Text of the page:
Spheroplast disruption and fractionation (Fig. 2). The washed spheroplasts were disrupted at 0 to 4°C by suspending them in 7 to 8 volumes (vol/wt) of the above-stated lysis solution and by manual shaking with a glass rod for 1 min and then with a Vortex apparatus (Scientific Industries Inc., model K-550GE), speed 6, for 15 s. The suspension was brought to 20°C and gently homogenized in a Potter homogenizer for 3 min. The rod was driven by a motor (type RM17, Janke and Kunkel KG, Staufen i. Breisgau, Germany) at a speed corresponding to power I, 120. A sample was taken to determine enzymatic activities in the "spheroplast lysate." Whole cells and debris were pelleted by two centrifugations at 750 x g for 10 min at room temperature. Subsequent steps were carried out at 0 to 4°C. The pellet, referred to as "750 x g pellet," was washed by suspension in a solution containing 1 M sorbitol-10 mM imidazole-HCl, pH 6.4, and was recovered by centrifuging at 30,000 x g (average) for 10 min. The 750 x g supernatant, denoted "decanted lysate," was centrifuged at 30,000 x g (average) for 10 min at 0 to 40C to separate fractions referred to as "supernatant" and "particulate pellet." Particulates were rinsed without suspension with a solution containing 0.5 M sorbitol, 0.5 M mannitol, 0.1% bovine serum albumin, 1 mM EDTA, disodium salt, and 50 mM Tris-hydrochloride (pH 7.5). Both 750 x g and 30,000 x g pellets were dispersed in appropriate amounts of the described lysis solution without Tween 80. All the fractions were twice subjected to French press treatment prior to the enzymatic tests. Stepwise homogenization of spheroplast lysate. The method used to homogenize the spheroplast lysate was adapted from Ryan et al. (35). Spheroplasts suspended in 5 volumes (vol/wt) of the described lysis solution were disrupted by an osmotic shock, but with 0.15 M sorbitol and 0.15 M mannitol in the lysis solution for osmotic protection. Homogenization treatment was then applied with an Ultra-Turrax apparatus (type TP18-10, Janke and Kunkel KG, IKA Werk, Staufen i. Breisgau, Germany) (see legend of Fig. 4). Samples were removed after osmotic shock and after defined periods of homogenization, and osmotic protection was brought to 0.6 M by adding an identical CELLS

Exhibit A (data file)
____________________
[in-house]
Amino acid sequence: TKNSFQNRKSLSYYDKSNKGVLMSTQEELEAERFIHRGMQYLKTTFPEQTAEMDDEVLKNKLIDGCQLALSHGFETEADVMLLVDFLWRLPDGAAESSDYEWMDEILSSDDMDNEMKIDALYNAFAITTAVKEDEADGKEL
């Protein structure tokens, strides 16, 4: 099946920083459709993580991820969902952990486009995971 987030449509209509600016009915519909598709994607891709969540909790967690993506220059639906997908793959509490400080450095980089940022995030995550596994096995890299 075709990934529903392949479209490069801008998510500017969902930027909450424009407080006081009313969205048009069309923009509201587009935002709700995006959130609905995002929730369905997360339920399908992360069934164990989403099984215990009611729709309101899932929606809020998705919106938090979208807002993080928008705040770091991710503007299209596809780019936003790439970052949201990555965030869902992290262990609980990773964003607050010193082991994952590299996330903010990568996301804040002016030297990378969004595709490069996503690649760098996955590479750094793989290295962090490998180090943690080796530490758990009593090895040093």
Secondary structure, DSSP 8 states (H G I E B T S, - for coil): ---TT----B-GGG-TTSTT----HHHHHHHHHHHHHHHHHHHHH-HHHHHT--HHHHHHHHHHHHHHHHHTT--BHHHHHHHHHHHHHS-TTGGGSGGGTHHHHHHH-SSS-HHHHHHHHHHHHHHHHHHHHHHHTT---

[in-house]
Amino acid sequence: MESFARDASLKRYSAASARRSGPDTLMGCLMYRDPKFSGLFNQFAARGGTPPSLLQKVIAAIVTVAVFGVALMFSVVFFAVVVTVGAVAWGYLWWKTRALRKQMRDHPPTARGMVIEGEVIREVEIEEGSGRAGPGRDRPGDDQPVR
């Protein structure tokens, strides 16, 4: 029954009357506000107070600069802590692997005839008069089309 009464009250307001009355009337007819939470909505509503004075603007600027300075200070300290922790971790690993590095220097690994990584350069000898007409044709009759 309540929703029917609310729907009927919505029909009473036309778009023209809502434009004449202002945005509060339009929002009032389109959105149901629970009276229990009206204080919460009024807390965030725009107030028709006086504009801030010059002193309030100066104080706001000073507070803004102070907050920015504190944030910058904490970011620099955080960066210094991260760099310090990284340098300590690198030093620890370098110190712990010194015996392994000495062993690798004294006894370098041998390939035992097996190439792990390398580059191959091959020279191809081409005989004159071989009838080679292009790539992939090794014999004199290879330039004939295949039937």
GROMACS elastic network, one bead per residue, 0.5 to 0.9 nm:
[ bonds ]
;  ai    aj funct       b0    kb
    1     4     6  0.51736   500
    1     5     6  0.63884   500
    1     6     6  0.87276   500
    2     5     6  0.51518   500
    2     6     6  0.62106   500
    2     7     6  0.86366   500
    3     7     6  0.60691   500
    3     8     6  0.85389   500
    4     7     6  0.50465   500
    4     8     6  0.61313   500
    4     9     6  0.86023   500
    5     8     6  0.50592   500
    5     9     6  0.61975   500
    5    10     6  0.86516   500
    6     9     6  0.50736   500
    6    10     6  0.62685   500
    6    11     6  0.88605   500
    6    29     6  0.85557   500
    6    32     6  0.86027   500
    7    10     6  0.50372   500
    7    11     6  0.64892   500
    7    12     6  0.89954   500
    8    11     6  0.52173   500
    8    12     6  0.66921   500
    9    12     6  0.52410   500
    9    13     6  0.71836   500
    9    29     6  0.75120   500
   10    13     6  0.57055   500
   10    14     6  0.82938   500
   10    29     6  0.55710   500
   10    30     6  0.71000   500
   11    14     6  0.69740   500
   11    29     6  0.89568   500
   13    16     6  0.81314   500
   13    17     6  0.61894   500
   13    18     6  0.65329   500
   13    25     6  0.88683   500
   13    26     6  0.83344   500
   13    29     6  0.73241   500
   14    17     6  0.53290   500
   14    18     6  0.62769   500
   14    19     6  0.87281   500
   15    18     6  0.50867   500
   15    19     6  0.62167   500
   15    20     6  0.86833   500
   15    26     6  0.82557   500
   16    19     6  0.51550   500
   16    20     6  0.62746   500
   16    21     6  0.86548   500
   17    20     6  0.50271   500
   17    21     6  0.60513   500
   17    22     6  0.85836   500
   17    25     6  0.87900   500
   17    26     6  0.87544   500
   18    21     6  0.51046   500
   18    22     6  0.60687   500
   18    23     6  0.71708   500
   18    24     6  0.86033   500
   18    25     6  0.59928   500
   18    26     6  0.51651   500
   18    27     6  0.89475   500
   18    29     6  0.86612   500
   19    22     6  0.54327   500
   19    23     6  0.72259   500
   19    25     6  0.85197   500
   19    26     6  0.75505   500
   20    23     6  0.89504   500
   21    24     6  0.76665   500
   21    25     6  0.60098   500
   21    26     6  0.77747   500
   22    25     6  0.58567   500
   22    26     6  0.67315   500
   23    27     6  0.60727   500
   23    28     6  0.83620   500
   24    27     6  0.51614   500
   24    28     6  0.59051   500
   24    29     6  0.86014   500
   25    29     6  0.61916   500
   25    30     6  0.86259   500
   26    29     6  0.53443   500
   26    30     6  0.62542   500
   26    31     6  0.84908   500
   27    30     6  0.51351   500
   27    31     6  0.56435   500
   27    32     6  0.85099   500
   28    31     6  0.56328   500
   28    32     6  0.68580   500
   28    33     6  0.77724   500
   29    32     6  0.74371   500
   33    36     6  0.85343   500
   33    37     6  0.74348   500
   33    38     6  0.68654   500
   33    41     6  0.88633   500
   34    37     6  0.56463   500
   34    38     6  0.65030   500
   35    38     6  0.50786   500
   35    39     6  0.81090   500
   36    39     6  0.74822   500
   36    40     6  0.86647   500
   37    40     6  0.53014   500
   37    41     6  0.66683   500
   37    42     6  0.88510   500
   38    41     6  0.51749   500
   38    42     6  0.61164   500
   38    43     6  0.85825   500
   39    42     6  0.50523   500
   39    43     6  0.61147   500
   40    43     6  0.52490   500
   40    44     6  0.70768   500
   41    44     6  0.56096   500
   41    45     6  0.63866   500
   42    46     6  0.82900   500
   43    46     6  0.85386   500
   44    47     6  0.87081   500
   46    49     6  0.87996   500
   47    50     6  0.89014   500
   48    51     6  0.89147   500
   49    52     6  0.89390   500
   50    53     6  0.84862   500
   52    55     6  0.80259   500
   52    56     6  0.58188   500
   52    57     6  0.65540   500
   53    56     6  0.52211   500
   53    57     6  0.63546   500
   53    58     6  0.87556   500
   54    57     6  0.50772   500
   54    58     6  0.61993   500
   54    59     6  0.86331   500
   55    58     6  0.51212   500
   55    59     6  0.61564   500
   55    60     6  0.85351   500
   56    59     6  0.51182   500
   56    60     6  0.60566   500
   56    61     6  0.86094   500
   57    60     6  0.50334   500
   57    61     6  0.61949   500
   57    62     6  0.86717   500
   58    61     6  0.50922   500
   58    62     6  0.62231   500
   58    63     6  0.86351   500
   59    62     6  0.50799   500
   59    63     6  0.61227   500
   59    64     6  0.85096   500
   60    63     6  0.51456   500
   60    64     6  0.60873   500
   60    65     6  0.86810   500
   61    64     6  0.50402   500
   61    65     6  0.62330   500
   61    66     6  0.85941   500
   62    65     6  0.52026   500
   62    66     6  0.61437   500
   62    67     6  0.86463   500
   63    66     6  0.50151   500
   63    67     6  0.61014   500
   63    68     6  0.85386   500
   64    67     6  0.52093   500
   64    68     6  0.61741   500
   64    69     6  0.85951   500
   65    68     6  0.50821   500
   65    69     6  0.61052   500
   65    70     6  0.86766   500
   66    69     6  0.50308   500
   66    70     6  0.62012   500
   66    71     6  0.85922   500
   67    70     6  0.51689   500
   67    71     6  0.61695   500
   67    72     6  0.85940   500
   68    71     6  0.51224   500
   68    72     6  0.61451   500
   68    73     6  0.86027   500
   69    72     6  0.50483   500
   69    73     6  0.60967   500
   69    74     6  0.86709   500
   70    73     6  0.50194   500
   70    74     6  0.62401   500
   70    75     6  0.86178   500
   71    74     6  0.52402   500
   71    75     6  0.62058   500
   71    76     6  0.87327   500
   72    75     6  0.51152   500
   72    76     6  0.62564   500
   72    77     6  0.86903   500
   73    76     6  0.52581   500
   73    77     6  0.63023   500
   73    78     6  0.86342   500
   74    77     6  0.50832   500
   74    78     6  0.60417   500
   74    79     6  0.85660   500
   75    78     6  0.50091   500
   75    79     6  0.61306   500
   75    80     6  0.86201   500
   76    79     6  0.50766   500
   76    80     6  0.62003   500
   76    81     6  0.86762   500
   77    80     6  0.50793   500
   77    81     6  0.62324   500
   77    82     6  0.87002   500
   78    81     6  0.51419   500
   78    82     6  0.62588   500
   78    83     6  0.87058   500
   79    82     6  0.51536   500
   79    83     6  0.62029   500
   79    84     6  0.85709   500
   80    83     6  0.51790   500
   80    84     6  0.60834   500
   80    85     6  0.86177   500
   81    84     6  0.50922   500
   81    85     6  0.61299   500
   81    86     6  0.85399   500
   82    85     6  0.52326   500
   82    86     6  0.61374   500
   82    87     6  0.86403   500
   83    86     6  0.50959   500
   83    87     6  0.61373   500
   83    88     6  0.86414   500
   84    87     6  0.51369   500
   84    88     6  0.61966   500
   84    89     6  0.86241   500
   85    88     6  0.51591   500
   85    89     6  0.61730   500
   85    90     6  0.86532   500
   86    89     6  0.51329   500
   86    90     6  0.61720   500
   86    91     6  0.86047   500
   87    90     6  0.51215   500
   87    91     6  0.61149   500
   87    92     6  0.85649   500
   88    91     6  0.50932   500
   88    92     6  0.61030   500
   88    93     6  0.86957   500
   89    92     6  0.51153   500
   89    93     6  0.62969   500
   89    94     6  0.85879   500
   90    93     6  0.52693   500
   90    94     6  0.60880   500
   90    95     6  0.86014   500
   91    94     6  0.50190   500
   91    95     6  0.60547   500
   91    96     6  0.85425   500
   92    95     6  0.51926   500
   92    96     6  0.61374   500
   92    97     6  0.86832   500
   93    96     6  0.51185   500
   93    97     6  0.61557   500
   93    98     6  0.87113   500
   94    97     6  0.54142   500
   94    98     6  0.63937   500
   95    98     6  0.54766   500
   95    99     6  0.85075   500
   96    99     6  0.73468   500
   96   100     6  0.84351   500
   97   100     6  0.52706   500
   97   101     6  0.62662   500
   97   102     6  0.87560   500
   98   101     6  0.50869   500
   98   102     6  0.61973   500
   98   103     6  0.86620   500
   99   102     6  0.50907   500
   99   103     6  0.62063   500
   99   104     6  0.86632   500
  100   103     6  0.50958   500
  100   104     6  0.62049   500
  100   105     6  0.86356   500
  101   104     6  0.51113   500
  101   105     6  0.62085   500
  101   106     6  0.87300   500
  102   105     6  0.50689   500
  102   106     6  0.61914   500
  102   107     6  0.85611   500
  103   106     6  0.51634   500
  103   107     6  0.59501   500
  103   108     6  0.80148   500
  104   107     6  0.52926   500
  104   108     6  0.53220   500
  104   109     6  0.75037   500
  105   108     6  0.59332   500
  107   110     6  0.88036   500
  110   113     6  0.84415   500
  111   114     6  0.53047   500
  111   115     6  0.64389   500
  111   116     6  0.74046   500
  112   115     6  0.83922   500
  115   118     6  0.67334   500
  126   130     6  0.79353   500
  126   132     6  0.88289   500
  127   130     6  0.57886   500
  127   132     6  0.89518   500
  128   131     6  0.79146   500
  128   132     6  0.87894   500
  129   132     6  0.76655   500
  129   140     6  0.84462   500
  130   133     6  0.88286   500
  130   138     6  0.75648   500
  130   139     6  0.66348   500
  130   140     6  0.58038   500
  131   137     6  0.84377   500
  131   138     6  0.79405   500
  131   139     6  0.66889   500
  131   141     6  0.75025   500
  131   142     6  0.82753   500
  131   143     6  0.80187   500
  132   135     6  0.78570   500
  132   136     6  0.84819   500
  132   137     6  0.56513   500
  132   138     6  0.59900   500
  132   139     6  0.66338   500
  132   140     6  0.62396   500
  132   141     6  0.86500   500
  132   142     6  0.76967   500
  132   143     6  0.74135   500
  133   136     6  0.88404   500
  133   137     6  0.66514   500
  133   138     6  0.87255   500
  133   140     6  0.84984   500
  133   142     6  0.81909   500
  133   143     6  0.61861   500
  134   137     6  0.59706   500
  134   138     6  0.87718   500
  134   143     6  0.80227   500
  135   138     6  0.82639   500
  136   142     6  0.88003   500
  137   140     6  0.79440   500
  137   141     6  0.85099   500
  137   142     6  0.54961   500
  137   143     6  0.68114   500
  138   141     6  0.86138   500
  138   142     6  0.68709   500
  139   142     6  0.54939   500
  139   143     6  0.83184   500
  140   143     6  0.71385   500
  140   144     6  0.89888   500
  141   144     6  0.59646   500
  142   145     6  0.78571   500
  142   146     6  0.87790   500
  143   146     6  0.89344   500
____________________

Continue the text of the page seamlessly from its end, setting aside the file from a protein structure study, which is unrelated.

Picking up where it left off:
FIG. 2. Scheme of the fractionation procedure.
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ARGININE ENZYME LOCALIZATION IN YEAST
volume of lysis solution containing 0.45 M sorbitol and 0.45 M mannitol. A sample of the osmotic shock lysate was passed through a French press (Aminco, Silver Spring, Md., 40 kg/cm2). All samples were then centrifuged at 30,000 x g (average) for 20 min. The resulting supernatants were used as enzyme sources, and enzyme activities were expressed as a percentage of the activities obtained in the French press lysate supernatant. Isopycnic gradient analysis. A particulate pellet was obtained exactly as described above and was gently suspended with a Potter homogenizer in a min-
imal volume of a solution containing 20% sorbitol (wt/vol), 0.1% bovine serum albumin, 1 mM EDTA, disodium salt, and 50 mM Tris-hydrochloride, pH 7.5. A 2-ml amount of the suspension was subjected to equilibrium centrifugation in a 20 to 75% (wt/vol) linear sorbitol gradient of 24 ml containing 1 mM EDTA, disodium salt, and 50 mM Tris-hydrochloride, pH 7.5. Centrifugation was carried out with an L-5 Beckman ultracentrifuge in an SW25.1 rotor at 21,000 rpm (45,000 x g at the bottom) for 2 h. These conditions were sufficient to reach equilibrium since a 16-h centrifugation gave identical sedimentation patterns. The gradient was manually pierced and divided into fractions of 1.3 ml. Portions of the fractions were removed for determinations of refractive index and cytochrome oxidase activity. The remainder was diluted six times in a solution containing 10 mM MgC12 and 50 mM Tris-hydrochloride (pH 7.5) and was passed twice through a French pressure cell. Enzyme assays. Enzyme sources were used right away for measurements of ornithine carbamoyltransferase and arginase activities. Portions were desalted on Sephadex G-25 against 20 mM Tris-hydrochloride buffer (pH 7.5)-10 mM MgCl2 for acetylglutamate